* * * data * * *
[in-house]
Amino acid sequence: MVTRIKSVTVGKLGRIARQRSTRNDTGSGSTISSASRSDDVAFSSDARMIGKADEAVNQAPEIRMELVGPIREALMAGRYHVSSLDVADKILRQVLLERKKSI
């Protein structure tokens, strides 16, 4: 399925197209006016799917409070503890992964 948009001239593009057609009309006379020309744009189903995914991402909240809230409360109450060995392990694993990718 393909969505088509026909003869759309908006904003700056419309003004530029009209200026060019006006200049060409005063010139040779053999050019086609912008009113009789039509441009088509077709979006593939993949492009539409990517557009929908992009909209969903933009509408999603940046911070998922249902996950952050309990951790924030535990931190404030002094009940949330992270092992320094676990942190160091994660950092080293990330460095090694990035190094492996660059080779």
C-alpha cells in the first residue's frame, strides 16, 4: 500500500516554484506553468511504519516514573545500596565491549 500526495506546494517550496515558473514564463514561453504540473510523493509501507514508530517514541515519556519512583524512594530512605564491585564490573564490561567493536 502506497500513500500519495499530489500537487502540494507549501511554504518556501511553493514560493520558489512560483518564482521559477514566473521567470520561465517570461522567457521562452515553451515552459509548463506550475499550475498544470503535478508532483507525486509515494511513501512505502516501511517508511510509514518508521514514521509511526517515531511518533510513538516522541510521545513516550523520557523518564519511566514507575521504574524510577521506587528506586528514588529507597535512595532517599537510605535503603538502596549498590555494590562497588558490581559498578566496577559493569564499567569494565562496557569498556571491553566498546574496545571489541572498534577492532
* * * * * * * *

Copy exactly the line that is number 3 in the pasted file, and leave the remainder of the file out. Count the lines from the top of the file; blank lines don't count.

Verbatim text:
């Protein structure tokens, strides 16, 4: 399925197209006016799917409070503890992964 948009001239593009057609009309006379020309744009189903995914991402909240809230409360109450060995392990694993990718 393909969505088509026909003869759309908006904003700056419309003004530029009209200026060019006006200049060409005063010139040779053999050019086609912008009113009789039509441009088509077709979006593939993949492009539409990517557009929908992009909209969903933009509408999603940046911070998922249902996950952050309990951790924030535990931190404030002094009940949330992270092992320094676990942190160091994660950092080293990330460095090694990035190094492996660059080779």